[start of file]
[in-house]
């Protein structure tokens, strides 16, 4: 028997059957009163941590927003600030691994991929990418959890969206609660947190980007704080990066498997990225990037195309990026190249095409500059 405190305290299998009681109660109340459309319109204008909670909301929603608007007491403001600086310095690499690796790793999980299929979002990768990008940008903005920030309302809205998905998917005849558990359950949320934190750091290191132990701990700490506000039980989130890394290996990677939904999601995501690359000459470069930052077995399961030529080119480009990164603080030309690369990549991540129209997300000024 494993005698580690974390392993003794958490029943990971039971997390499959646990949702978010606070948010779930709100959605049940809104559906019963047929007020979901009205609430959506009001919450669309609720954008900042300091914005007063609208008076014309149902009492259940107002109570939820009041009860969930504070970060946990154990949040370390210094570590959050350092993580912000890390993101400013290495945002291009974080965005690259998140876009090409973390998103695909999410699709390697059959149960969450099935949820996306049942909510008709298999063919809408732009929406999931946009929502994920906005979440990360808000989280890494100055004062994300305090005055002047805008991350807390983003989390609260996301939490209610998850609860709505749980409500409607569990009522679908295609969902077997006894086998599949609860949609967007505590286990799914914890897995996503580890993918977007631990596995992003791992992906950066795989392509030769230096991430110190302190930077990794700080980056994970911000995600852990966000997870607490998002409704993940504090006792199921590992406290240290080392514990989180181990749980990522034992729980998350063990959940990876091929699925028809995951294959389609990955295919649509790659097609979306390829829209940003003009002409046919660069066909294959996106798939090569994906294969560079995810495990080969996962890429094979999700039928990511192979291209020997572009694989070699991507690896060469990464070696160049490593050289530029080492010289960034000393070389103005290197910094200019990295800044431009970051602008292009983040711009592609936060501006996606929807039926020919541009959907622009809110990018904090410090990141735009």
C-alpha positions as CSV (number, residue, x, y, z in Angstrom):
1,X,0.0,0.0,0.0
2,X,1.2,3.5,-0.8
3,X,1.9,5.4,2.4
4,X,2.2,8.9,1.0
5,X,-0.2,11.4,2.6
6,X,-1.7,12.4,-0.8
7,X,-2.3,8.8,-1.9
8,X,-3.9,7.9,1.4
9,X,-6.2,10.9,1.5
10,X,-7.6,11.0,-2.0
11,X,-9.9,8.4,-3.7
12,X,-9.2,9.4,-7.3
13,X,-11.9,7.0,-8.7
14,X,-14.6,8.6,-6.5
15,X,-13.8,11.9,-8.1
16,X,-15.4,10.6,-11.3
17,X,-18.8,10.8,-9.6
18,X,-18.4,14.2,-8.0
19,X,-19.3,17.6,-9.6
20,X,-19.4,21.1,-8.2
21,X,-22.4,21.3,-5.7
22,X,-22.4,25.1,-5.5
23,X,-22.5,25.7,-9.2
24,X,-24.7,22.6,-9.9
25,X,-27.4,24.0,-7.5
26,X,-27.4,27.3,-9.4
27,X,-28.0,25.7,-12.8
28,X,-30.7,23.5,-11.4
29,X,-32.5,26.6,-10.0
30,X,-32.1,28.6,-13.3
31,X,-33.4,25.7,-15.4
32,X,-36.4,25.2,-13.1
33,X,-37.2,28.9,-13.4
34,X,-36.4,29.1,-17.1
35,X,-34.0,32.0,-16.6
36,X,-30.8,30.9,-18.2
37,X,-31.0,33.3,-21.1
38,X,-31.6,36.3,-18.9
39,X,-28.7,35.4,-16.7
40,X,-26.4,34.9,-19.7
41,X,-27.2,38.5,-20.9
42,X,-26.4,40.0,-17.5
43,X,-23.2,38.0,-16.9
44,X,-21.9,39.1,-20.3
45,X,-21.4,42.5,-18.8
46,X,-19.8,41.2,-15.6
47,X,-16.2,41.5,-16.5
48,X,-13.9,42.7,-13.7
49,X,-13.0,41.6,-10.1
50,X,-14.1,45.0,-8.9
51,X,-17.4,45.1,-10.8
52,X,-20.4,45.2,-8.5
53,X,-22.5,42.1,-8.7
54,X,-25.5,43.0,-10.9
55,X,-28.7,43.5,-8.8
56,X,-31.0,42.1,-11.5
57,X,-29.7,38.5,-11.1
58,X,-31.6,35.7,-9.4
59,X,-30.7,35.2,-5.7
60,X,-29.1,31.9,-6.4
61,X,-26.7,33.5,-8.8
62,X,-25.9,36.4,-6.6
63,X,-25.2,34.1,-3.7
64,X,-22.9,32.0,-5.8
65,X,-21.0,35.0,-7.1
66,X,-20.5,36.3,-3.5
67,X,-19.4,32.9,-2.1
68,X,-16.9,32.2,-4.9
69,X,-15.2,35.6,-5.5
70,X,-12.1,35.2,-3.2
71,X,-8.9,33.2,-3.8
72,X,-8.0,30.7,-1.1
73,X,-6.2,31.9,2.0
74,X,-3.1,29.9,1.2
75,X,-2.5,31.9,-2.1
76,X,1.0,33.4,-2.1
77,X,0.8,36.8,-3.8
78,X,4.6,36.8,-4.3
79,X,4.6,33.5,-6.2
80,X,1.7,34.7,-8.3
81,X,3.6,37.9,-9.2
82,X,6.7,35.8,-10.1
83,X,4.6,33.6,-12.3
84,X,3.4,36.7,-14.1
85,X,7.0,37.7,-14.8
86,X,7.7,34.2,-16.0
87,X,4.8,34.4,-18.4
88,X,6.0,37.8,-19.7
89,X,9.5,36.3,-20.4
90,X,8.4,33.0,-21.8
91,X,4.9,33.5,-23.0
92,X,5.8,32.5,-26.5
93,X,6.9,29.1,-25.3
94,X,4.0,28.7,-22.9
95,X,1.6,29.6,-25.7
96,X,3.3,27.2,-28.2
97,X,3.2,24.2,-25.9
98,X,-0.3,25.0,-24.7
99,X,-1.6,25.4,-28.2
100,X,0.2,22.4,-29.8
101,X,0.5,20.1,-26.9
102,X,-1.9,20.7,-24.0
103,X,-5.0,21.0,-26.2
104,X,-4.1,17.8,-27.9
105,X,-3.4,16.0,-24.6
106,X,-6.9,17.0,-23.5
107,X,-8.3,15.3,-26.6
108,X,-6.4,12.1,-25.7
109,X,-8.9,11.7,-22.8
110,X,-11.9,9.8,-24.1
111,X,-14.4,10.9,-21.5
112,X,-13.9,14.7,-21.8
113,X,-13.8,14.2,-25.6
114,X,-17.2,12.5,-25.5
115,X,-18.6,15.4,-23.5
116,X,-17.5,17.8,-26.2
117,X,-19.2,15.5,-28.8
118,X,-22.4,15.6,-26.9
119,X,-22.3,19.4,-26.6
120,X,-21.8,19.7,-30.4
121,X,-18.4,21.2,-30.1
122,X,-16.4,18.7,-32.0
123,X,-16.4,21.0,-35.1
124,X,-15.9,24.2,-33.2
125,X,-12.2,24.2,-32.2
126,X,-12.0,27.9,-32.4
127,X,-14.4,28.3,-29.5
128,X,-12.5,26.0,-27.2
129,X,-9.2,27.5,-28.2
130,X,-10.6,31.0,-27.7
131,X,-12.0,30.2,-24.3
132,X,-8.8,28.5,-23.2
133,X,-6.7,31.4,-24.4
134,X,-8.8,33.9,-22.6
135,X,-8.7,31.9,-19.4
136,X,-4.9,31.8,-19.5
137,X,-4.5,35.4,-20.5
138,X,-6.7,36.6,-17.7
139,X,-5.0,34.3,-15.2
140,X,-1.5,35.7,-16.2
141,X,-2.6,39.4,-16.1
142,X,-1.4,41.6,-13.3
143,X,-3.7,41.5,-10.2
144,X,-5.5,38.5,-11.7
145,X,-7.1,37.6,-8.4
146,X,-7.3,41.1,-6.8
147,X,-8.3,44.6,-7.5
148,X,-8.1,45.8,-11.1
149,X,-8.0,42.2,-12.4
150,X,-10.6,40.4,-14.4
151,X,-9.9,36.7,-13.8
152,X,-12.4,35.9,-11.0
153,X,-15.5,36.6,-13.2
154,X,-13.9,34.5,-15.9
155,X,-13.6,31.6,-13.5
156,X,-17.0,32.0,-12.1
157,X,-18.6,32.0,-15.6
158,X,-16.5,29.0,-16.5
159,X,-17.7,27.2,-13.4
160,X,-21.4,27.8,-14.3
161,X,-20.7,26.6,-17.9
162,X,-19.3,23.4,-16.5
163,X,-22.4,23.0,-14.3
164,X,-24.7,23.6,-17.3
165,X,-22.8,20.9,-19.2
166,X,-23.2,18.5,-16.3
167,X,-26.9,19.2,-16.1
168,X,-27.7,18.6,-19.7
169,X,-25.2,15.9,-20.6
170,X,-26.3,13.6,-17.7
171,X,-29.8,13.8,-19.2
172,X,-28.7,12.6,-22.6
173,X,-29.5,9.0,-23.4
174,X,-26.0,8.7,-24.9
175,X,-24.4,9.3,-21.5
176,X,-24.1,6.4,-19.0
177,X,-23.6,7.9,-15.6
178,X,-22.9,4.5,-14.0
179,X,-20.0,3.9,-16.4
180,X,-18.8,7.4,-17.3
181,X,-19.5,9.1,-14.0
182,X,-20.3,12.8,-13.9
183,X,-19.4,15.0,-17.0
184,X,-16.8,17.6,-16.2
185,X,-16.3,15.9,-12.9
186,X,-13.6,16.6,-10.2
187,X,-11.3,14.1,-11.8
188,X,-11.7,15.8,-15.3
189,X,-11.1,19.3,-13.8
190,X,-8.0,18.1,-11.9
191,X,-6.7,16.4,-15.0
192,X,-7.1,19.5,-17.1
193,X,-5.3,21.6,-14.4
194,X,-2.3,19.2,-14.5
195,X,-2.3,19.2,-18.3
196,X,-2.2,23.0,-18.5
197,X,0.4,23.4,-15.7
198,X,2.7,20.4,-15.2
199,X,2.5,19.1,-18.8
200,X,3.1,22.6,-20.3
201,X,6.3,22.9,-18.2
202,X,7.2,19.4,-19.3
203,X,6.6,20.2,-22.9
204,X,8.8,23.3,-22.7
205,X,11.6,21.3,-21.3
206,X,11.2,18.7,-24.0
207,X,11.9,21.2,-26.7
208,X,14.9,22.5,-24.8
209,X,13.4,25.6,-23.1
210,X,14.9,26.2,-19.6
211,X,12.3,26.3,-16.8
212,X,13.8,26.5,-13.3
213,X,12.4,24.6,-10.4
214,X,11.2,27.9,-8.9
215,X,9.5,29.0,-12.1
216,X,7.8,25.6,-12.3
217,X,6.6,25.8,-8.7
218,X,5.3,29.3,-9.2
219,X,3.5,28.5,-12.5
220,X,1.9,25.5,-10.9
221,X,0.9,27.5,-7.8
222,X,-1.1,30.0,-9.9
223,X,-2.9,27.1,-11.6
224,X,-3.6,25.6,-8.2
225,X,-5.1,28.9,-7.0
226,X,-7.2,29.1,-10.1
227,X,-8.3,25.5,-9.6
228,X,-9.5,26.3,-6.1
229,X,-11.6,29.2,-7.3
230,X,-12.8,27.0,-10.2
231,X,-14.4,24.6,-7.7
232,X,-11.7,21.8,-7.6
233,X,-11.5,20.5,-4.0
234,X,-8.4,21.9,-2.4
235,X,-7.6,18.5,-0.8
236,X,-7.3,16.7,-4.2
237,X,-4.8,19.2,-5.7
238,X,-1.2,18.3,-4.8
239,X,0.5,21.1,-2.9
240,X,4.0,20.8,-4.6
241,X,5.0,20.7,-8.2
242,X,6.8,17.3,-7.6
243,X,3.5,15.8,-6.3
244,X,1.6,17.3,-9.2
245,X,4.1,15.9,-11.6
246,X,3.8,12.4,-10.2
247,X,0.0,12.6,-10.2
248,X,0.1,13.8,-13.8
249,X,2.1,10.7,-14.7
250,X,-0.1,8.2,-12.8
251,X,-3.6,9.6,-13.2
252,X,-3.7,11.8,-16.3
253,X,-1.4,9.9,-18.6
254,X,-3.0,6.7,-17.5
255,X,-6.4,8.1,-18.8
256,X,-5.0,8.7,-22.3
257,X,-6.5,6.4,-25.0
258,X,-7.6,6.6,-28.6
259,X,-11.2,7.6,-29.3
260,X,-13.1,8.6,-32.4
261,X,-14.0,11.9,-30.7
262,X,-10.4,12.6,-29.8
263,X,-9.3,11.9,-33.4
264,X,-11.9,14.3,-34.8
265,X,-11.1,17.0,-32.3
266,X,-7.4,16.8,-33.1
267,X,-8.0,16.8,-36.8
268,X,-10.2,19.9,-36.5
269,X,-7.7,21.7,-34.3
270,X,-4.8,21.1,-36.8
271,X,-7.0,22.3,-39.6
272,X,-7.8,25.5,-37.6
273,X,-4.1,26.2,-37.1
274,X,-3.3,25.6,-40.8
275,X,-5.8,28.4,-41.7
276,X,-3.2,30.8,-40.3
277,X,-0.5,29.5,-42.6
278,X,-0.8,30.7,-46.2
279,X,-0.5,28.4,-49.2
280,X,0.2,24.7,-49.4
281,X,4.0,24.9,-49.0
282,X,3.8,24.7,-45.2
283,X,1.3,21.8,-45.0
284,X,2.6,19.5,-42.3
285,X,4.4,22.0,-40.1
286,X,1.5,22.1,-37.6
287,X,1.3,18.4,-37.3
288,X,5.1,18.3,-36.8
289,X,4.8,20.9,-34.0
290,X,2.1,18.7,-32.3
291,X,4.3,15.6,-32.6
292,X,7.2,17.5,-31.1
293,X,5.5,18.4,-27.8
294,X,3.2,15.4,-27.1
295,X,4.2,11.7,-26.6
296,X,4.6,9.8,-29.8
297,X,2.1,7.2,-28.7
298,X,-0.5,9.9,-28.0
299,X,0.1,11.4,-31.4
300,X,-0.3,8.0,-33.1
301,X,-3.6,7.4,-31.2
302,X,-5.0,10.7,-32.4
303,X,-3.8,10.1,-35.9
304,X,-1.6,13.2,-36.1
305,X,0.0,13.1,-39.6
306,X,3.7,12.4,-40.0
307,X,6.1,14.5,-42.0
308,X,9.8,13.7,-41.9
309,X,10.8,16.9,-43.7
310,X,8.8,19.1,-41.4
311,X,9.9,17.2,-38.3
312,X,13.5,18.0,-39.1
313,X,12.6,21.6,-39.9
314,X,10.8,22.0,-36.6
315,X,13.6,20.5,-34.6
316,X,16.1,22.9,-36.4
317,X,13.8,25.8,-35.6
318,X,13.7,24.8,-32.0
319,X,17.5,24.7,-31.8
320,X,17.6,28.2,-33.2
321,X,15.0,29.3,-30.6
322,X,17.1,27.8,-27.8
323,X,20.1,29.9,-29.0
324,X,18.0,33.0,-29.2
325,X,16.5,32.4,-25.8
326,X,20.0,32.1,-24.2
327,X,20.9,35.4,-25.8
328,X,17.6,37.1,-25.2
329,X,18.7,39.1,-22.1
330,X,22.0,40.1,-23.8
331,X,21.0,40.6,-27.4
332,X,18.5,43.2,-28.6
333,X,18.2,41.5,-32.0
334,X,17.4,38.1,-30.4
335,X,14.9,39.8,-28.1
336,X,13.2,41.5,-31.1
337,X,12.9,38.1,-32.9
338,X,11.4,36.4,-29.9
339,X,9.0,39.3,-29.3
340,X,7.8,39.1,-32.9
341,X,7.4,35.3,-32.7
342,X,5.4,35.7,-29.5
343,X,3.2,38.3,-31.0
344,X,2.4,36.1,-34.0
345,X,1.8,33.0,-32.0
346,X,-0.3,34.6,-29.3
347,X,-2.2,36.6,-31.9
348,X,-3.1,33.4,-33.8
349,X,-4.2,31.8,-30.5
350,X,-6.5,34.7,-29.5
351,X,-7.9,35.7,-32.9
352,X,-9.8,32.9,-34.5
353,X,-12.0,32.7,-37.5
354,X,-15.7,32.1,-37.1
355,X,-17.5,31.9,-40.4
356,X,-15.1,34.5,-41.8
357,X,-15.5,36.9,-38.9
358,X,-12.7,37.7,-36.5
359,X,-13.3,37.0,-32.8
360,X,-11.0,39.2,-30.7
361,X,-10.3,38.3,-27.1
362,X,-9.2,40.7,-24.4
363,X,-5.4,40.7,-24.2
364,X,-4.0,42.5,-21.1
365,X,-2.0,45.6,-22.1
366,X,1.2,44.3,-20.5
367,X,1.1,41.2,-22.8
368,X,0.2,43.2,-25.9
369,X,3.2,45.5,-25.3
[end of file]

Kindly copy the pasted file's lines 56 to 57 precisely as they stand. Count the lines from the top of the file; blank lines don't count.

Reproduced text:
53,X,-22.5,42.1,-8.7
54,X,-25.5,43.0,-10.9